Usabilla has been selected as a finalist for the Bully Awards, an award honoring the leading European technology, media, and telecommunications companies. We’ve been selected as finalist in the category of ‘White Bulls’ and are thrilled to get the opportunity to present Usabilla at the White Bull Summit event in Barcelona.

A total of sixty European companies were named as finalists for the 2010 Bully Award. The deserving finalists were selected from a pool of entries that included hundreds of nominated European TMT companies. The finalists fall into three categories:

• Yearlings: firms that seek or have received angel/seed rounds or equivalent
• Young Bulls: firms that seek or have received Series A financing
• Longhorns: post Series A firms

“The Bully Award finalists were selected first and foremost for values of excellence and innovation in the TMT sector,” stated Farley Duvall, Founder and Chairman of White Bull Summits. “Each firm has been recognized as a leader in its field, with a bright business proposition and meaningful market strategies, driven by a rich understanding of customer needs and technological solutions.”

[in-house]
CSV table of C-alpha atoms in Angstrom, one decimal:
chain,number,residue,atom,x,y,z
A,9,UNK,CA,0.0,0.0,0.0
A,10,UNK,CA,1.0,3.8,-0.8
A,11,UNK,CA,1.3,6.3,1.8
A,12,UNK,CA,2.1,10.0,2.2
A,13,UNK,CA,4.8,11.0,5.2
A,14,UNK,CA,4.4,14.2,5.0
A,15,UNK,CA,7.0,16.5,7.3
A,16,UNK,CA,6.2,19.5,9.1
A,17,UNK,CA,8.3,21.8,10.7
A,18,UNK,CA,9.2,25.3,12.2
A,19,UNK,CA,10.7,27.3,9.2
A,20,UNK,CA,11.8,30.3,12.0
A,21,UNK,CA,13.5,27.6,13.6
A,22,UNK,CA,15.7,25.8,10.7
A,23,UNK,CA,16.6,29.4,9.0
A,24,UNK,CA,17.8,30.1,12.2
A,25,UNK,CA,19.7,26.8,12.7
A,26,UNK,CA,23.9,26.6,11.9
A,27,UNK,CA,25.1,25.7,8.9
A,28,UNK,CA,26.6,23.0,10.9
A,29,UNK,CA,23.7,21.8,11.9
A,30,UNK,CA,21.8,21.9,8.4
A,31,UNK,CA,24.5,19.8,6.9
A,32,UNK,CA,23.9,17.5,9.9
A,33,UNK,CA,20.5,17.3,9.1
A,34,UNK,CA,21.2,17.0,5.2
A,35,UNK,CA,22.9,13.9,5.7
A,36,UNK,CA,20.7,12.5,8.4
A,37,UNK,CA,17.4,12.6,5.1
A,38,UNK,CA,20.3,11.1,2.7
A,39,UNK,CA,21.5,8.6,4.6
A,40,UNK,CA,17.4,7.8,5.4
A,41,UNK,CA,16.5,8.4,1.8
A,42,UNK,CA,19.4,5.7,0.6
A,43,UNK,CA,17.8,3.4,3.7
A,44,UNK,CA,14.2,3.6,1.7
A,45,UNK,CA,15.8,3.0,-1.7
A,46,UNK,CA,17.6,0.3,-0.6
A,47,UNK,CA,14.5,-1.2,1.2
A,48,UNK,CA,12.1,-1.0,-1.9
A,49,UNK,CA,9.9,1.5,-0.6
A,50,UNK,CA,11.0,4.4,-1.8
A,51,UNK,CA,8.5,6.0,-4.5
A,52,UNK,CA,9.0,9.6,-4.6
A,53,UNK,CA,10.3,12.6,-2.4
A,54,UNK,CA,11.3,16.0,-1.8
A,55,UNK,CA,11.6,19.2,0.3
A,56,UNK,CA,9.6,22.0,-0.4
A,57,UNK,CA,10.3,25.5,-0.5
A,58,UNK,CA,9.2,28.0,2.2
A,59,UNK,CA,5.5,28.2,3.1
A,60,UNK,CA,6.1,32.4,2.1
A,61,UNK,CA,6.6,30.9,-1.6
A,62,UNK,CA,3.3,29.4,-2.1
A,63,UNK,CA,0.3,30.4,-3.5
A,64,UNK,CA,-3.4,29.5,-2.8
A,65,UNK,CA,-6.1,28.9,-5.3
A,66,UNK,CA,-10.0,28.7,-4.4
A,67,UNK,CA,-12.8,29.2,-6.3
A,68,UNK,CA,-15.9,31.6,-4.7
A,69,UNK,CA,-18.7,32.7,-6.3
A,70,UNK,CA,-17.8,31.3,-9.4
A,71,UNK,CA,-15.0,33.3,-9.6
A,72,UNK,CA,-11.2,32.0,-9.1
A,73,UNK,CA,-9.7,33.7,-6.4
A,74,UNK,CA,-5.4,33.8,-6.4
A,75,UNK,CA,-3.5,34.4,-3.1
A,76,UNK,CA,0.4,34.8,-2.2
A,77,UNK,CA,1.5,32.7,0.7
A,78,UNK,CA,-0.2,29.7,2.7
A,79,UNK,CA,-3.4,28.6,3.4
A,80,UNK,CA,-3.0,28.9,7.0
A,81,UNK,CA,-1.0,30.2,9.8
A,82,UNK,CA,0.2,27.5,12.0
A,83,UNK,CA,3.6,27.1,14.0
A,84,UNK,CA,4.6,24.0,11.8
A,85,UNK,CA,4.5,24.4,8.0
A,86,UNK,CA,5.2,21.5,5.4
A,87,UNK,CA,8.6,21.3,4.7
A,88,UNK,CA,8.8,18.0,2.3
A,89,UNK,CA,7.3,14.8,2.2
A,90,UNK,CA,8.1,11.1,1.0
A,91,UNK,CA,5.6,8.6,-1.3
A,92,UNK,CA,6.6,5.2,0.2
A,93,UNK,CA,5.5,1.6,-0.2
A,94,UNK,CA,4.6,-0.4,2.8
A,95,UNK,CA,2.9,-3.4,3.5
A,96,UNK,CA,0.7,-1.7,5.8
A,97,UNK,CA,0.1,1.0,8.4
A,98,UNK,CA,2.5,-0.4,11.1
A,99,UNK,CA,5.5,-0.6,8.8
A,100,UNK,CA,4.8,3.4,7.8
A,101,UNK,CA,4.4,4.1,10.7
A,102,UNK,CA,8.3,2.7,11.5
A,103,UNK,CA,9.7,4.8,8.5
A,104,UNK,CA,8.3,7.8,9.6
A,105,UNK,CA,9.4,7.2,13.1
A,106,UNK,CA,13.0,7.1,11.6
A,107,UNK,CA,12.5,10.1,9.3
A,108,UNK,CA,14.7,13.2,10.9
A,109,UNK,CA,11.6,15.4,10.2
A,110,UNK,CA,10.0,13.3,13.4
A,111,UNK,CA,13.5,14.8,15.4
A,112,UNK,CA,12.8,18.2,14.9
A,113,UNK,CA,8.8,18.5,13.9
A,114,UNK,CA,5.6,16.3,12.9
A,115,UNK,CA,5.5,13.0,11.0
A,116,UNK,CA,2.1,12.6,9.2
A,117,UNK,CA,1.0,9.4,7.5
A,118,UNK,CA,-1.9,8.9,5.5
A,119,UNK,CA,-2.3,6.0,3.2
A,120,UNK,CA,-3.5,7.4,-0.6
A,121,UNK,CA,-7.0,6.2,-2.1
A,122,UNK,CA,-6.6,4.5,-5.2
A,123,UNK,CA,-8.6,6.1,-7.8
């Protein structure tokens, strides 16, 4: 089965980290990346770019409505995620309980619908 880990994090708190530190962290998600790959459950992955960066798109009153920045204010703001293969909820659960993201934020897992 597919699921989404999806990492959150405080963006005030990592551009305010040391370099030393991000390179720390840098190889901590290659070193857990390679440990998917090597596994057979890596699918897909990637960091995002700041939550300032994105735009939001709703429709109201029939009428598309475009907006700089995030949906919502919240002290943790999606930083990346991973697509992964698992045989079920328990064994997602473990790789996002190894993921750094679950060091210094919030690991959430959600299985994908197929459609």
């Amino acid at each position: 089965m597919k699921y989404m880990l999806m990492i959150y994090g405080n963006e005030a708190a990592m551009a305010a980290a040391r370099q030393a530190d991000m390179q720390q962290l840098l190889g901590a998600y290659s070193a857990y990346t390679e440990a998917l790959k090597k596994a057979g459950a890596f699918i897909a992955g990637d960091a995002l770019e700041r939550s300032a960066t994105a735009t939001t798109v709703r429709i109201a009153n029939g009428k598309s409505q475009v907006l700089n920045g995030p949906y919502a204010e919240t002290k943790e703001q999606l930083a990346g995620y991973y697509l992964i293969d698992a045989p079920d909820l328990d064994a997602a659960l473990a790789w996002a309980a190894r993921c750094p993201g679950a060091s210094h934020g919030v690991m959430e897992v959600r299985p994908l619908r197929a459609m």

Thirty winners (ten winners per category) will be announced live at the inaugural, invitation-only White Bull Summit 2010, Pathways to Exit event in Barcelona, September 20 – 22.

Some statistics on the use of different tasks Theory

Some statistics on the use of different tasks

When you set up your Usabilla test you can pick one of our suggested tasks or add your own tasks. Most of the tasks in Usabilla tests are predefined tasks in any of the 20 languages we’re offering. I was curious which tasks are most popular and analyzed the tasks and results in our database. I want to share a selection of my findings about how our users use tasks and how participants respond to these tasks.

Which tasks are the most popular?